The epics belong to the class of literature known as smrti (remembered), which is different than shruti (revealed) literature such as the Vedas and Upanishads. Hindus refer to the epics by the Sanskrit word itihasas, which means “history of the people.”
The oral narrative literary tradition was as important in India as it was in all early civilizations. Even though writing existed in Hindu society, the spoken word had greater significance than the written word. In India, much of the sacred (shruti) and popular (smriti) literature remained in the oral tradition long after the invention of writing.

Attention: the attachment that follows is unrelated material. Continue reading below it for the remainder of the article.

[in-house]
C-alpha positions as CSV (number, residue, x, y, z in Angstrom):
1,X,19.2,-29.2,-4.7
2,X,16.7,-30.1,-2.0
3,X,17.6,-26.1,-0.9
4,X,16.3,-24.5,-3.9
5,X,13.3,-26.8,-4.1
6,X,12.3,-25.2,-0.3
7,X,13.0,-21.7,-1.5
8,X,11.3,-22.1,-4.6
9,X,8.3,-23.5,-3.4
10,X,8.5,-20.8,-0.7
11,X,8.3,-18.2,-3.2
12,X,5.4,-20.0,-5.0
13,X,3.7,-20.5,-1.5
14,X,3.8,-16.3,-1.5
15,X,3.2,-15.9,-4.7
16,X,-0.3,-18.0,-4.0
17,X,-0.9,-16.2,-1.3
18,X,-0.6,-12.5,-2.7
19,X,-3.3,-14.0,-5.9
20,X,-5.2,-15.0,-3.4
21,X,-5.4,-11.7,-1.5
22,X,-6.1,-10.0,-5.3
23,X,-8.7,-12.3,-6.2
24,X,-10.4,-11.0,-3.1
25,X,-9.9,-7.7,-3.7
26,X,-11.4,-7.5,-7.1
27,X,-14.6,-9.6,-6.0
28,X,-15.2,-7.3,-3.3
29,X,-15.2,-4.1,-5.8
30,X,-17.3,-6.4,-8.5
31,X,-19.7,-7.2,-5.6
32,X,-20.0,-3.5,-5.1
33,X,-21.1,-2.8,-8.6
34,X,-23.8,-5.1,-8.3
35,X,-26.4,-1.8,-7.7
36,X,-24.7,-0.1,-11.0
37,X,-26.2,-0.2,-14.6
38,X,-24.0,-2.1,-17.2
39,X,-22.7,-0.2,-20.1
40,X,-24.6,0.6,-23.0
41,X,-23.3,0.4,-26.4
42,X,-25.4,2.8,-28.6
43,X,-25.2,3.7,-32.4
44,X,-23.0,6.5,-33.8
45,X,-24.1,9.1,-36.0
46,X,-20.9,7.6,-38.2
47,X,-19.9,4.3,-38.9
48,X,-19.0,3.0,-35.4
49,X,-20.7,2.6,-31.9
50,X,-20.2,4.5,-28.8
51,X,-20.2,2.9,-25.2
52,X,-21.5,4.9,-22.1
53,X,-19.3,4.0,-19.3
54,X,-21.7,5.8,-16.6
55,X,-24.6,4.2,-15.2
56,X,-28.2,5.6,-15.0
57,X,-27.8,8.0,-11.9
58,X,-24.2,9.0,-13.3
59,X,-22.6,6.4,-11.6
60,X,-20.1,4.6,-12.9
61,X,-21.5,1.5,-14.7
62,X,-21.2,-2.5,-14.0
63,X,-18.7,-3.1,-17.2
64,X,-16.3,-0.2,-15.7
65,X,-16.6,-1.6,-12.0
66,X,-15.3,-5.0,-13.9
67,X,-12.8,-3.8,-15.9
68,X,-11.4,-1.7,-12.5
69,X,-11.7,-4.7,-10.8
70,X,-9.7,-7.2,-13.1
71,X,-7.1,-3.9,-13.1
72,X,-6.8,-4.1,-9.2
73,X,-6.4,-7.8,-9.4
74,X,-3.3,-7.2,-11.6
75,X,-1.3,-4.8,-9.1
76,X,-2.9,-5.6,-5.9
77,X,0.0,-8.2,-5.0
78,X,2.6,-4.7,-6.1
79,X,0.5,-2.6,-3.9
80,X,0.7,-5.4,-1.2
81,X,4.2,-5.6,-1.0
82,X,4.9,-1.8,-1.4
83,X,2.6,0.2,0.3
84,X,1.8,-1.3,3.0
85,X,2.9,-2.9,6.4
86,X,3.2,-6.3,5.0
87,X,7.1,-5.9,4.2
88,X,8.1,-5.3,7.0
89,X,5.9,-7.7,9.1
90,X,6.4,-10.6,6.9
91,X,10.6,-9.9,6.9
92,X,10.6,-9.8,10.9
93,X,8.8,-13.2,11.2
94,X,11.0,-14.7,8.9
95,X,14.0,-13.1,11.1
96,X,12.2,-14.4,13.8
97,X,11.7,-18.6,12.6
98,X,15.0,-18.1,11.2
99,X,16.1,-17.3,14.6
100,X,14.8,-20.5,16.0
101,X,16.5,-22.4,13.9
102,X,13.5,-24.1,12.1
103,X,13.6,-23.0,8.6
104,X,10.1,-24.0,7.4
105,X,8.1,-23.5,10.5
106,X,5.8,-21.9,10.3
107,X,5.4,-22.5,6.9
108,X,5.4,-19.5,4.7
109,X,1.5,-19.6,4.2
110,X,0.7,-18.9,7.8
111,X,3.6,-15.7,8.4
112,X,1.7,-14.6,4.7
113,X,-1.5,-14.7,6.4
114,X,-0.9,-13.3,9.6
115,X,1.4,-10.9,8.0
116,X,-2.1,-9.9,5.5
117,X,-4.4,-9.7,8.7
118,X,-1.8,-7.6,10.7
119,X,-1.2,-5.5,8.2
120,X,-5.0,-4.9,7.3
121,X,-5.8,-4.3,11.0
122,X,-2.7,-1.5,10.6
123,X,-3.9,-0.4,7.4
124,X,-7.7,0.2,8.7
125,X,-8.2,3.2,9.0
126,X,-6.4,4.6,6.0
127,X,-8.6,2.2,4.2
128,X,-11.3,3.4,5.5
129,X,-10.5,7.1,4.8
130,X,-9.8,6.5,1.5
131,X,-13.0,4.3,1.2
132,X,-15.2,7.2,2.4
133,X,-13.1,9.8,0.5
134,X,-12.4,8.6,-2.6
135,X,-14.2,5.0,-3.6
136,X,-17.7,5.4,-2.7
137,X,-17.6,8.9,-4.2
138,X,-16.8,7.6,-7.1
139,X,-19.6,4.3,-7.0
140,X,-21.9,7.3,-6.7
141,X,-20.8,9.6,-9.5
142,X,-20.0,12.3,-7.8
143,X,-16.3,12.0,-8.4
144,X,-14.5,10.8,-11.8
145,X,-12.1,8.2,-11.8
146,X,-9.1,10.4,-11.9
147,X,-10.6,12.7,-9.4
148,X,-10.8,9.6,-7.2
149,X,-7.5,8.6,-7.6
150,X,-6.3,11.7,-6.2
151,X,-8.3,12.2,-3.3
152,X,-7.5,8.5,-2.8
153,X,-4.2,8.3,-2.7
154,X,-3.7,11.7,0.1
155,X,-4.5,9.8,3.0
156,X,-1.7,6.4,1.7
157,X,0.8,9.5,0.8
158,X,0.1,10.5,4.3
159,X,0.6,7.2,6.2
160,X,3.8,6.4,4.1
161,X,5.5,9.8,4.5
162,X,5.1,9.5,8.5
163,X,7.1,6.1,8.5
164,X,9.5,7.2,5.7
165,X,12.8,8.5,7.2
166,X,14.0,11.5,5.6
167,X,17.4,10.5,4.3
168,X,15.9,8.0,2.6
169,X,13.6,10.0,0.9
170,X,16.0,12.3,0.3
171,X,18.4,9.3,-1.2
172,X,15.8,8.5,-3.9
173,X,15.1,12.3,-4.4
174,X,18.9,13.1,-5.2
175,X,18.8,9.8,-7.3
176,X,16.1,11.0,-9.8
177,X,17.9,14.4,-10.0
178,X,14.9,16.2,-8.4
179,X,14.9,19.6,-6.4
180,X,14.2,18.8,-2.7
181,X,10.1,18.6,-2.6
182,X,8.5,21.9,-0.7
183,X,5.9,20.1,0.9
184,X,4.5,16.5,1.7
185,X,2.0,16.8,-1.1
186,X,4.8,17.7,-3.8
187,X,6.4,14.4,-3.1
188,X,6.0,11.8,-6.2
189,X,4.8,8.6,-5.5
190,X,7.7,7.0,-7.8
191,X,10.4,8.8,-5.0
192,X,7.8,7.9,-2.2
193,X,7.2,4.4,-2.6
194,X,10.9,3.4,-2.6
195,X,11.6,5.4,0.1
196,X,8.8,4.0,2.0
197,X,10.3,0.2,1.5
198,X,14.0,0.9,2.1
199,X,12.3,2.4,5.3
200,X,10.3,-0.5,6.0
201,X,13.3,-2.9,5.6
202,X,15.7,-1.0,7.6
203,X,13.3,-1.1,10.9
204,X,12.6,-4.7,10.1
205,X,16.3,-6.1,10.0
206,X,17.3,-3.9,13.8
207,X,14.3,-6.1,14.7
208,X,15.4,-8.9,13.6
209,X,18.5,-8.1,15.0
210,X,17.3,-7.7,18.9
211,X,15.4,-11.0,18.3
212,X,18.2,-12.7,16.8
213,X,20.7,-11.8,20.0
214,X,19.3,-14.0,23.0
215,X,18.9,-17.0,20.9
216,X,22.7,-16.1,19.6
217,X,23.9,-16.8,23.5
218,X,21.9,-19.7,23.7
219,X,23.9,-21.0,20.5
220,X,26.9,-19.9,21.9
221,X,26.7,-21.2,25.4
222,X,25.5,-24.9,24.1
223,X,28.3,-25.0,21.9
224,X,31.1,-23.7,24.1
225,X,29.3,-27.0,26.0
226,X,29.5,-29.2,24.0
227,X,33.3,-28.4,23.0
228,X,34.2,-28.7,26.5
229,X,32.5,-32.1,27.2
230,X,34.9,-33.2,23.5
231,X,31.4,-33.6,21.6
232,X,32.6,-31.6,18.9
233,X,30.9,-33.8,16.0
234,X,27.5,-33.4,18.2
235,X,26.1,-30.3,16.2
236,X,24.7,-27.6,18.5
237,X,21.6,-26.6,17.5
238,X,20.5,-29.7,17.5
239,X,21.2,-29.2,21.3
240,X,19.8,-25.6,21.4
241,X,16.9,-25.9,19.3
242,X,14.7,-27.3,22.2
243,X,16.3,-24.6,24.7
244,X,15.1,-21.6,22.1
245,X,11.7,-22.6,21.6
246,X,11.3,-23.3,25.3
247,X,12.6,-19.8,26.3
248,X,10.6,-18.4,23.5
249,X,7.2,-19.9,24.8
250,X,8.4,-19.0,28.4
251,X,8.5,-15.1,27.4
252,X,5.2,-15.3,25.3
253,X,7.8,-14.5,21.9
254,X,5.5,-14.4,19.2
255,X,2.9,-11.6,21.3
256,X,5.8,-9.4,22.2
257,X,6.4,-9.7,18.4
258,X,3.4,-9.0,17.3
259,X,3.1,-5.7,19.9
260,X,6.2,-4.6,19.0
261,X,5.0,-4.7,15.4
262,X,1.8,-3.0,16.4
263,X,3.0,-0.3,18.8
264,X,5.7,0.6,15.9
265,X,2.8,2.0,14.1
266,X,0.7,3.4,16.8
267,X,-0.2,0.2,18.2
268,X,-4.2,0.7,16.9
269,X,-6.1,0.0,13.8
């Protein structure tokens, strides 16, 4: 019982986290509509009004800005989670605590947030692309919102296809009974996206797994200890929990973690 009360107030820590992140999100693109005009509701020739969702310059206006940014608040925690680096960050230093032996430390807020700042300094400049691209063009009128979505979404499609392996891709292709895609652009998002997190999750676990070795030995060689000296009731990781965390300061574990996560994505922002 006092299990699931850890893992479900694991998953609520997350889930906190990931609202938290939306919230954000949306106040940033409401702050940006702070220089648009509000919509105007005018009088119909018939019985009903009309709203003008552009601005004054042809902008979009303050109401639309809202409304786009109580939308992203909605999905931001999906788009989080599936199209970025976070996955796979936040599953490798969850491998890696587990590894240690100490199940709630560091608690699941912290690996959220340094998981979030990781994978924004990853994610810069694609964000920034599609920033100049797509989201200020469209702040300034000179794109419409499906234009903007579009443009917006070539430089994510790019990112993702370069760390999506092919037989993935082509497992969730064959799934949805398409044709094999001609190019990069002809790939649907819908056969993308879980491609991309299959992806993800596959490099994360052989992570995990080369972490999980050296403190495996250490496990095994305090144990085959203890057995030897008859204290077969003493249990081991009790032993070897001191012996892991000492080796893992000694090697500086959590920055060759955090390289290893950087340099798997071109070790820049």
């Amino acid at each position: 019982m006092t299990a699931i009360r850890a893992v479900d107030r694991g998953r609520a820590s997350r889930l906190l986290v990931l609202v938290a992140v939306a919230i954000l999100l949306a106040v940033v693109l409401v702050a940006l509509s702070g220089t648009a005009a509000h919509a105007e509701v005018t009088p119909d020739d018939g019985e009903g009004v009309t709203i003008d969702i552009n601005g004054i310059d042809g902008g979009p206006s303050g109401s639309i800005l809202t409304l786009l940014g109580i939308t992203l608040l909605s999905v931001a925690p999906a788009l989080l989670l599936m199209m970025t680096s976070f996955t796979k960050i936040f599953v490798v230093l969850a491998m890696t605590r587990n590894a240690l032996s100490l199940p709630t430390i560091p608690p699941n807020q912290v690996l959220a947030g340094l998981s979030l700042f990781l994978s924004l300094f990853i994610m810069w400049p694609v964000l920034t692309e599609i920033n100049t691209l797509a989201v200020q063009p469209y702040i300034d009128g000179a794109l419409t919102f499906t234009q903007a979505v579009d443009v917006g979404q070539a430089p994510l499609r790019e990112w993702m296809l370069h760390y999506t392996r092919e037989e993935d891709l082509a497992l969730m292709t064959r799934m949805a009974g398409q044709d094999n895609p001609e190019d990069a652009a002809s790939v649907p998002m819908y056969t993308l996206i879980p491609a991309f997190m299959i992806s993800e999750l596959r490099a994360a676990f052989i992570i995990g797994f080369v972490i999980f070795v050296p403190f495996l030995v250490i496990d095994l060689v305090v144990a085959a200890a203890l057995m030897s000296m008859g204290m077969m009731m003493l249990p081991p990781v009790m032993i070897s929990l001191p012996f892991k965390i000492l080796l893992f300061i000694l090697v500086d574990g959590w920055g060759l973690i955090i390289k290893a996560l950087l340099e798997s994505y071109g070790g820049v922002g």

The Mahabharata and the Ramayana are composed in verse and, like epic poems in many other cultures, center around a grand theme; involve a cast of heroic characters; and convey the values, history, and mindset of the culture in which they were composed.